The concept of an innovative museum relies on each and every stakeholder working together towards change, value and impact. Collaboration is an important means of knowledge exchange and is a vital driving factor in facilitating the process of innovation in cultural and creative organisations. Typically it takes place within and between organisational structures, but the search for new knowledge requires actors to cooperate with insiders and outsiders of their sector.
The knowledge diamond consists of Museums, Artists, Experts, and Industry, and connects and integrates expertise and insights from different fields. Different collaborative arrangements have different impacts on the innovation outcomes and have an important effect on improving and to realising the full potential of museums.
These specific system-drivers are supported by partners such as public bodies, associations, higher education, R&D, SMEs, enablers, NGOs and citizens. The collaborative aspect of the innovation process supports and includes competence building and knowledge exchange of all actors.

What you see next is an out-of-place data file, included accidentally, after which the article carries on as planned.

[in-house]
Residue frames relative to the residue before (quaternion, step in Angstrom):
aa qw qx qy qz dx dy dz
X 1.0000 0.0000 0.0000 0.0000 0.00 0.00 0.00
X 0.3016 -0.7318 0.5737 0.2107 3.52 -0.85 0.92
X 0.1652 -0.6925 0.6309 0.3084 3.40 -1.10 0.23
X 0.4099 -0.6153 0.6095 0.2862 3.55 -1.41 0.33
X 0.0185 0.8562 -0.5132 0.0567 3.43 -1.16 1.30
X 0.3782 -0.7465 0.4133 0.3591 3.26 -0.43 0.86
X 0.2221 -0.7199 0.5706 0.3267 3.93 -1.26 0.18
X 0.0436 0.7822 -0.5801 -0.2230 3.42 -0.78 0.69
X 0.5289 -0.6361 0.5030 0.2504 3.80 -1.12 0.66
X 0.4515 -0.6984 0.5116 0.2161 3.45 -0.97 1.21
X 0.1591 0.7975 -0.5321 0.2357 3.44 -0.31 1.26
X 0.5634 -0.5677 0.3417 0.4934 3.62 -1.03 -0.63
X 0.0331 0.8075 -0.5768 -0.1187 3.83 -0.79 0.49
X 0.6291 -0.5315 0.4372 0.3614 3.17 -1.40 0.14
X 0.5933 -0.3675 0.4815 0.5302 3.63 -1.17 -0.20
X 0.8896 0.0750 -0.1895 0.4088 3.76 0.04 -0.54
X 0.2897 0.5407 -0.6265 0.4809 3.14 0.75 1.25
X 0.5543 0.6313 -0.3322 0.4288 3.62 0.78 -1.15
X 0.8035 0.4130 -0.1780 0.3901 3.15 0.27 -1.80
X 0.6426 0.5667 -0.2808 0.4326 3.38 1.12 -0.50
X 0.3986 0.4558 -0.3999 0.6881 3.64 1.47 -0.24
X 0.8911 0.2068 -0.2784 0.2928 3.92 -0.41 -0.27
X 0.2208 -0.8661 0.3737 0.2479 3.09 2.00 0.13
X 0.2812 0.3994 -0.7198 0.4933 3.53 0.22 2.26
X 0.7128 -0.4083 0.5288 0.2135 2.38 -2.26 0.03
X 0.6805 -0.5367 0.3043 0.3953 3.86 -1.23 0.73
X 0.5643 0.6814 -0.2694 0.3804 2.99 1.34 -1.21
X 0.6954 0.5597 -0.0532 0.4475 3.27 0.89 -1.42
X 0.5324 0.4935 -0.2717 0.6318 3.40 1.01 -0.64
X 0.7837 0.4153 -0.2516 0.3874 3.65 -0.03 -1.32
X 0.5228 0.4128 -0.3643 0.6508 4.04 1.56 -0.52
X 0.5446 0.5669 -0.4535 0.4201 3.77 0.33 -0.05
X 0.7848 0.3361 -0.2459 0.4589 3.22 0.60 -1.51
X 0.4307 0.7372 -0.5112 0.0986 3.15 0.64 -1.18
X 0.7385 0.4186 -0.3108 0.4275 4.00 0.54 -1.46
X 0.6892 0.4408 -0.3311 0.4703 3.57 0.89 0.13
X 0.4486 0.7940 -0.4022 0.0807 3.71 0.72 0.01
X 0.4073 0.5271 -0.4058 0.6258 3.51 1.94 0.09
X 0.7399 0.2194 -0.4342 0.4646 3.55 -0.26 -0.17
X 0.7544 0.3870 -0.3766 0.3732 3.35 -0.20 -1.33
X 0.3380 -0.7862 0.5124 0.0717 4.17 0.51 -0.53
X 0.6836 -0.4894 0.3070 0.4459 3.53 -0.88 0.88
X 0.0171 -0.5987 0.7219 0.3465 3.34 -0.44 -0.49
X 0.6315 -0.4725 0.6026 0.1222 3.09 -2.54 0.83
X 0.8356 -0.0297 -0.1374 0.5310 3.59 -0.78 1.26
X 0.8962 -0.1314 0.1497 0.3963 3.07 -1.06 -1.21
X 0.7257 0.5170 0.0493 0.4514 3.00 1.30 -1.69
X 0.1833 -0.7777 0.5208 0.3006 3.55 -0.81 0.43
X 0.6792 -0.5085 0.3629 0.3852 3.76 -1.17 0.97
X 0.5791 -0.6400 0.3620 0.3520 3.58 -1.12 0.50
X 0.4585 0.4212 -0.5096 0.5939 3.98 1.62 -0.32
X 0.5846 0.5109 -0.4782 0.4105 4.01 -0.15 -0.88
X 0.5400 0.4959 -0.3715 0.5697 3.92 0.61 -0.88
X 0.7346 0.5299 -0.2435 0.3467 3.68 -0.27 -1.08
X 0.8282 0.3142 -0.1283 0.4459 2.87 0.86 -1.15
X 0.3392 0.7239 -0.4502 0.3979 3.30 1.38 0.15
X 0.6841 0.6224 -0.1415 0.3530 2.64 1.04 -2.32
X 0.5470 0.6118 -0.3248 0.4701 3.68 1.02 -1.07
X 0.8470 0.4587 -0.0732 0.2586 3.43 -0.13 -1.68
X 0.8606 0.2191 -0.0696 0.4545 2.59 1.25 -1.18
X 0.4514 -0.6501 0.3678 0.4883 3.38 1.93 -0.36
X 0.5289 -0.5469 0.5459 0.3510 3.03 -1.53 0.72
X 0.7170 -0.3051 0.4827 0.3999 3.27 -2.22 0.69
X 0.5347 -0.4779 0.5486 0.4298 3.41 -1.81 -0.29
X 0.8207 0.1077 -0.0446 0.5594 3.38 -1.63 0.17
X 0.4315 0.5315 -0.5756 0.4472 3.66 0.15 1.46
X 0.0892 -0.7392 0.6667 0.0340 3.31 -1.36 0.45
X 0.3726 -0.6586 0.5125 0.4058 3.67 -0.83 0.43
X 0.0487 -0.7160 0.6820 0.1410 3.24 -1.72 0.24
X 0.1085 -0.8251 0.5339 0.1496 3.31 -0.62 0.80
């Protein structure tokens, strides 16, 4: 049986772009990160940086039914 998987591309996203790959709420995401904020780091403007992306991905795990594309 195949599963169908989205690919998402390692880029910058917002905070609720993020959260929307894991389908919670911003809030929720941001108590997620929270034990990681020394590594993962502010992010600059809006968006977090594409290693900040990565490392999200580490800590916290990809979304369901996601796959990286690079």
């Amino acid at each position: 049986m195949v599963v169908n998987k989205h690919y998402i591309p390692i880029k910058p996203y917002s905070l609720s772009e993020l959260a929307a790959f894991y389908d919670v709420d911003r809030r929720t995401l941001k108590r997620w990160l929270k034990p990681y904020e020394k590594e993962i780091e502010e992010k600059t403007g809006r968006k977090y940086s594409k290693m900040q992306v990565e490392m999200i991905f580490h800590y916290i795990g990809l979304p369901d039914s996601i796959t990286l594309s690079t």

MuseoSpace aims to support a powerful cultural innovation ecosystem, and to strengthen the cooperation among museums, R&D and experts, industry and artists. The Culture-Innovation Community will inspire museums, raise policymakers‘ awareness for culture innovation, and encourage companies to integrate culture innovation into their funding programs. Our focus lies particularly on supporting smaller and mid-sized museums by providing access to the required resources and knowledge.
„Innovation is a central to improvements in living standards an can affect individuals, institutions, entire economic sectors, and countries in multiple ways. Sound measurement of innovation and the use of innovation data in research can help policy makers to better understand economic and social changes, assess the contribution (positive or negative) of innovation to social an economic goals, and monitor and evaluate the effectiveness and efficiency of their policies.“ (OSLO Manual, 2018)